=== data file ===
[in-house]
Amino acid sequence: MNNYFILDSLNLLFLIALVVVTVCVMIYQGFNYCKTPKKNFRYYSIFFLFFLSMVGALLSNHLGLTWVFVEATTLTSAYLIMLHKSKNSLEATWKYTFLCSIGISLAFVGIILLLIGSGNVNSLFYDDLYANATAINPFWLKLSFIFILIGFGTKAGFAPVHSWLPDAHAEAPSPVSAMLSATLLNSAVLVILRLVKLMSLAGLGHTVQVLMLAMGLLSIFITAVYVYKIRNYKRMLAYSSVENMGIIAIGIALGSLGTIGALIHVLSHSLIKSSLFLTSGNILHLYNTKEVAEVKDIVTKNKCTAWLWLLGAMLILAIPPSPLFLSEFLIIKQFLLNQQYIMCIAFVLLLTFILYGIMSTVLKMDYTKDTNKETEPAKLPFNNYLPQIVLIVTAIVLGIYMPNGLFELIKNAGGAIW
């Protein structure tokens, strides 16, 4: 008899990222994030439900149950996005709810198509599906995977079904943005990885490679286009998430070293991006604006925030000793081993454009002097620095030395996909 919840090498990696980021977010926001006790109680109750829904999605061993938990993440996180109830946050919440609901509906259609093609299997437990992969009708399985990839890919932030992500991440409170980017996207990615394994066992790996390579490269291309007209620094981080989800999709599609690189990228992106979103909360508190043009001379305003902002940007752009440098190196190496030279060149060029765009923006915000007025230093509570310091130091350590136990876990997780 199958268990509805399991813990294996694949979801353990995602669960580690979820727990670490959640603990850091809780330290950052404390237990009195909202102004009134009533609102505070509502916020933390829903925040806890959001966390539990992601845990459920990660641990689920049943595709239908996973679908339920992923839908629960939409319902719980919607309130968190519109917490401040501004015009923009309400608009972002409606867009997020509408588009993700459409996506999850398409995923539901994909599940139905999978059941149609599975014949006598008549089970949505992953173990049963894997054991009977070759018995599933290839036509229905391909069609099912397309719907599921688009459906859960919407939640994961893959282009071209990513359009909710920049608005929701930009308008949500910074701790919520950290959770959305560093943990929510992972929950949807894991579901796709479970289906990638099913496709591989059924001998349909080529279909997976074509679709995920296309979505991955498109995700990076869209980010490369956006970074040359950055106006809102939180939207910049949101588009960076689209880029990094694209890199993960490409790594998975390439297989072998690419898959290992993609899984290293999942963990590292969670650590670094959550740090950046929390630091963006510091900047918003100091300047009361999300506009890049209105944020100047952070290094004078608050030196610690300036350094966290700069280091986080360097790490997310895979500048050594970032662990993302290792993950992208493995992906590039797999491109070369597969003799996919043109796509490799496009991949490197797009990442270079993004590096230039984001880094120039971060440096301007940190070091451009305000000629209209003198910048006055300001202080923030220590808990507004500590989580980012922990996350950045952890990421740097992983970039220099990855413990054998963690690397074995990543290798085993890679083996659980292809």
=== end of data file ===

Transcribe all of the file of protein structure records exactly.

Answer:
[in-house]
Amino acid sequence: MNNYFILDSLNLLFLIALVVVTVCVMIYQGFNYCKTPKKNFRYYSIFFLFFLSMVGALLSNHLGLTWVFVEATTLTSAYLIMLHKSKNSLEATWKYTFLCSIGISLAFVGIILLLIGSGNVNSLFYDDLYANATAINPFWLKLSFIFILIGFGTKAGFAPVHSWLPDAHAEAPSPVSAMLSATLLNSAVLVILRLVKLMSLAGLGHTVQVLMLAMGLLSIFITAVYVYKIRNYKRMLAYSSVENMGIIAIGIALGSLGTIGALIHVLSHSLIKSSLFLTSGNILHLYNTKEVAEVKDIVTKNKCTAWLWLLGAMLILAIPPSPLFLSEFLIIKQFLLNQQYIMCIAFVLLLTFILYGIMSTVLKMDYTKDTNKETEPAKLPFNNYLPQIVLIVTAIVLGIYMPNGLFELIKNAGGAIW
């Protein structure tokens, strides 16, 4: 008899990222994030439900149950996005709810198509599906995977079904943005990885490679286009998430070293991006604006925030000793081993454009002097620095030395996909 919840090498990696980021977010926001006790109680109750829904999605061993938990993440996180109830946050919440609901509906259609093609299997437990992969009708399985990839890919932030992500991440409170980017996207990615394994066992790996390579490269291309007209620094981080989800999709599609690189990228992106979103909360508190043009001379305003902002940007752009440098190196190496030279060149060029765009923006915000007025230093509570310091130091350590136990876990997780 199958268990509805399991813990294996694949979801353990995602669960580690979820727990670490959640603990850091809780330290950052404390237990009195909202102004009134009533609102505070509502916020933390829903925040806890959001966390539990992601845990459920990660641990689920049943595709239908996973679908339920992923839908629960939409319902719980919607309130968190519109917490401040501004015009923009309400608009972002409606867009997020509408588009993700459409996506999850398409995923539901994909599940139905999978059941149609599975014949006598008549089970949505992953173990049963894997054991009977070759018995599933290839036509229905391909069609099912397309719907599921688009459906859960919407939640994961893959282009071209990513359009909710920049608005929701930009308008949500910074701790919520950290959770959305560093943990929510992972929950949807894991579901796709479970289906990638099913496709591989059924001998349909080529279909997976074509679709995920296309979505991955498109995700990076869209980010490369956006970074040359950055106006809102939180939207910049949101588009960076689209880029990094694209890199993960490409790594998975390439297989072998690419898959290992993609899984290293999942963990590292969670650590670094959550740090950046929390630091963006510091900047918003100091300047009361999300506009890049209105944020100047952070290094004078608050030196610690300036350094966290700069280091986080360097790490997310895979500048050594970032662990993302290792993950992208493995992906590039797999491109070369597969003799996919043109796509490799496009991949490197797009990442270079993004590096230039984001880094120039971060440096301007940190070091451009305000000629209209003198910048006055300001202080923030220590808990507004500590989580980012922990996350950045952890990421740097992983970039220099990855413990054998963690690397074995990543290798085993890679083996659980292809």